However, Bill Watson wrote noted that the five points do not stand for the five car divisions; at the time, Chrysler sold cars (Valiant, Plymouth, Dodge, Chrysler, Imperial, Hillman, Sunbeam, Singer, Humber, Simca), trucks (Dodge, Fargo, DeSoto, Commer, Karrier, Barreiros), industrial and marine engines, boats, army tanks, air conditioners, heating systems, chemicals, plastics, missiles, electronics, and financial products. Bill also noted that the design would be recognizable no matter which way you looked at it, even if the design was flipped or looked at upside down.
A Chrysler press release noted:
The Pentastar was created in 1962 when Chrysler Corporation President Lynn Townsend decided the company needed a new symbol to represent all of the corporation’s brands. Townsend wanted a symbol with a strong, classic look that would be instantly recognizable, but was universal—without written words—allowing it to be used in all countries and across many cultures. The Pentastar was selected from more than 800 suggestions that a team from the design firm of Lippincott & Margulies Inc. proposed to the company.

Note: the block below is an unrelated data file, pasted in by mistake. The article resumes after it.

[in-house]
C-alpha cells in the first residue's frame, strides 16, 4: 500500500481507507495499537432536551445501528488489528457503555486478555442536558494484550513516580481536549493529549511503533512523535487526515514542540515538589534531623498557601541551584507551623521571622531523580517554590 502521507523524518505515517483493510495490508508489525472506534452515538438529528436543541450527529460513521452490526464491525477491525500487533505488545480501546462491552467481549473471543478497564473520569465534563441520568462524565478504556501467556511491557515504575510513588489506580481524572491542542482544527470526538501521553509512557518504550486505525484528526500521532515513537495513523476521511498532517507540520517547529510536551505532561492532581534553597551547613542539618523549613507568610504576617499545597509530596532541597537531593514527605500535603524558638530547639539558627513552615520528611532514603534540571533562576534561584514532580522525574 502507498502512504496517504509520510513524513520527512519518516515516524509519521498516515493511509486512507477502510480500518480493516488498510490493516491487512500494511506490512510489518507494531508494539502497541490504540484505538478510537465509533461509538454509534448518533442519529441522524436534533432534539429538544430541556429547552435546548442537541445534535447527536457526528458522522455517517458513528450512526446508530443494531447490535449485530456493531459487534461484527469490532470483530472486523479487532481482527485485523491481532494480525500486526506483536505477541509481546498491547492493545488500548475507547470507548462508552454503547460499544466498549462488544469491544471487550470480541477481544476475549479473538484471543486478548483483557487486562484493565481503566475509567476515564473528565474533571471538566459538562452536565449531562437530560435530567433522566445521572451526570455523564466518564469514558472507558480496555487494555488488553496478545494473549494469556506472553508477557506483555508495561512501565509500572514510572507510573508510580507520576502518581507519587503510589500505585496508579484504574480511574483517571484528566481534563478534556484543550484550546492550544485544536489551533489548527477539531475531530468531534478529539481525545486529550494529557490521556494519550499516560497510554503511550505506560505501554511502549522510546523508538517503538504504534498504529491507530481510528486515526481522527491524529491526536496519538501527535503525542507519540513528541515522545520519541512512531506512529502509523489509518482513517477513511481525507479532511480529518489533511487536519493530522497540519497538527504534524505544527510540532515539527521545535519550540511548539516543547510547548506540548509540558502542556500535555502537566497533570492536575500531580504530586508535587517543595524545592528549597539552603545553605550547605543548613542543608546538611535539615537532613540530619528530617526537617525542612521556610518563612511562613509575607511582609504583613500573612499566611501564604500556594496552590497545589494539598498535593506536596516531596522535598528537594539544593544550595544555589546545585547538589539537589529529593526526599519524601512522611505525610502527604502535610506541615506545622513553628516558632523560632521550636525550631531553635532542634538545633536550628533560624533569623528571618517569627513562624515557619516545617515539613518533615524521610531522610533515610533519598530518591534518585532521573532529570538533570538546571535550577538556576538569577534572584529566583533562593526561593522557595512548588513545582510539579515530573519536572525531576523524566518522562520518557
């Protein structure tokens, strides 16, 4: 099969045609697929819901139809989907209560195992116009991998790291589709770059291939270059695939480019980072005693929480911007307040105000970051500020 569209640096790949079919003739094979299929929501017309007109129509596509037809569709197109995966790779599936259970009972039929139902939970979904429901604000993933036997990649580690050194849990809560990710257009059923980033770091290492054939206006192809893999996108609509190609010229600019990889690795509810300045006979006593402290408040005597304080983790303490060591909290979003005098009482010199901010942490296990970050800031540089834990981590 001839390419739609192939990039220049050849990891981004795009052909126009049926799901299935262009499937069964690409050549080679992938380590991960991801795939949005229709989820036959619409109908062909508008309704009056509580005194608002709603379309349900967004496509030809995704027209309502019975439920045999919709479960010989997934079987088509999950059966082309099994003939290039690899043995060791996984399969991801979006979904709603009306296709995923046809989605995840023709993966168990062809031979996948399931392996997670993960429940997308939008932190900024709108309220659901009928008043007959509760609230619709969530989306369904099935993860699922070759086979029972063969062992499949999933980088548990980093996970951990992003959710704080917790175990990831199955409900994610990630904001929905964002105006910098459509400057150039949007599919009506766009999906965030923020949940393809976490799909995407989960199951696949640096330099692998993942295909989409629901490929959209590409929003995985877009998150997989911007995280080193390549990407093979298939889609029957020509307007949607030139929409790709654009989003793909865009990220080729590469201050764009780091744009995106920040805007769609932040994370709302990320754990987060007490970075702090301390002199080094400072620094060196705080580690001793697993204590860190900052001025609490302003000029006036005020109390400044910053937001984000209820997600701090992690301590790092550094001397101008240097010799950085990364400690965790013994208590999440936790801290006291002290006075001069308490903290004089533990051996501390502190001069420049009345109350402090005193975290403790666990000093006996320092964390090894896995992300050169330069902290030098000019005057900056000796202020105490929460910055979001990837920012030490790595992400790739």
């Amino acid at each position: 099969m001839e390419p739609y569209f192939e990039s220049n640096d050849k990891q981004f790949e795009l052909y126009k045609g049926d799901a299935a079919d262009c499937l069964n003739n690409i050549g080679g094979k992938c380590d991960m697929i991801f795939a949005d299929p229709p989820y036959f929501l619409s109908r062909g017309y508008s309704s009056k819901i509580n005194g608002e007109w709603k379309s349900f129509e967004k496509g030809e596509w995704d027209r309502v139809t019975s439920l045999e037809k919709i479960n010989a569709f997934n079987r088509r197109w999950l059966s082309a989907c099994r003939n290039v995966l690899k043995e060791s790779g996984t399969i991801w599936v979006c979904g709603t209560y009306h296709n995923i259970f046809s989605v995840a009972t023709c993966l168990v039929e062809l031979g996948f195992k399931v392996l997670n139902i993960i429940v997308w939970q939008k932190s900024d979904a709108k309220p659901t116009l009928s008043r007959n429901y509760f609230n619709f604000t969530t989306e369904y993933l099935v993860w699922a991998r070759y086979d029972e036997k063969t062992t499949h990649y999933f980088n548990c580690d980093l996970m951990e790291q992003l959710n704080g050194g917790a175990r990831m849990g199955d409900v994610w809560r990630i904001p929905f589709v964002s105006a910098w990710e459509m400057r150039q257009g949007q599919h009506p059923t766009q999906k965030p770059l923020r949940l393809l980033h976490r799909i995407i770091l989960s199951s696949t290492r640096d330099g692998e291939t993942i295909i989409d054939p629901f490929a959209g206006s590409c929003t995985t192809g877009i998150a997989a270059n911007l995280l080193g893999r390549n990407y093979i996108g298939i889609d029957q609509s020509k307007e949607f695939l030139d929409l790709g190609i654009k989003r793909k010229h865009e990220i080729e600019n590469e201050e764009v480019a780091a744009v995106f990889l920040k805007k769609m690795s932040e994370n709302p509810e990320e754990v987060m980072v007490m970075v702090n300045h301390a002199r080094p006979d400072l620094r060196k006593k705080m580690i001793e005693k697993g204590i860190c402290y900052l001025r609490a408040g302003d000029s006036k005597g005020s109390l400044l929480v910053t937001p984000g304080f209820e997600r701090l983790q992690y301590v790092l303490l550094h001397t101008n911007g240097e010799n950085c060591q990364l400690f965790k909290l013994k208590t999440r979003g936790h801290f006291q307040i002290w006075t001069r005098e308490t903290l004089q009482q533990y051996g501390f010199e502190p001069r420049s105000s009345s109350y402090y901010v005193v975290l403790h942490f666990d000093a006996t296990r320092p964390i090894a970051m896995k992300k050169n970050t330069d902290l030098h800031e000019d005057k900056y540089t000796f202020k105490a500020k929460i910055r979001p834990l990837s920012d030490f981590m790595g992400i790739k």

“We were looking for something that would not be too complicated for people to remember and still have a very strong, engineered look to it,” said Robert Stanley, the Detroit office vice president and Chrysler account executive at Lippincott & Margulies, who is credited with creating the Pentastar. “We wanted something people could look at and say, ‘This was not done freehand.’”
Stanley also created the former blue color scheme for the symbol, and the name for the design.
After being dropped as a corporate symbol by Daimler, the pentastar returned in 2007 with modifications by Trevor Creed, who fused the ends of the five triangles to enclose the star, raised the triangles toward the center, and added a “brush” texture. “We wanted to give the mark a look of extremely high quality,” Creed said. “We closed up the gaps in geometric unity and added a sense of solidity that gave the star shape a much slimmer, high-quality, precise appearance.”
Steven Landry, Executive Vice President—North America Sales and Marketing, Service and Parts, said, “The Pentastar represents all the pride that employees feel for the 82-year -history of Chrysler and the confidence we have in our new direction... Even during the past decade, the Pentastar never disappeared. The Pentastar literally towered over the company and employees [on top of the CTC], and has been a source of pride.”
“I do not envision us using this mark on our products, only on buildings, signage, corporate stationery and business cards,” Creed said.
In 1996, the company’s new headquarters in Auburn Hills included an office tower crowned by a two-story-high glass Pentastar. After the 1998 takeover by Daimler, the Pentastar was removed as the corporate symbol, and rumor has it that Daimler executives demanded to have it removed from the office tower, but that the cost was high enough to be scandalous.
The Pentastar remains the corporate symbol of Chrysler Group, but is not to be included on any future dealership signs.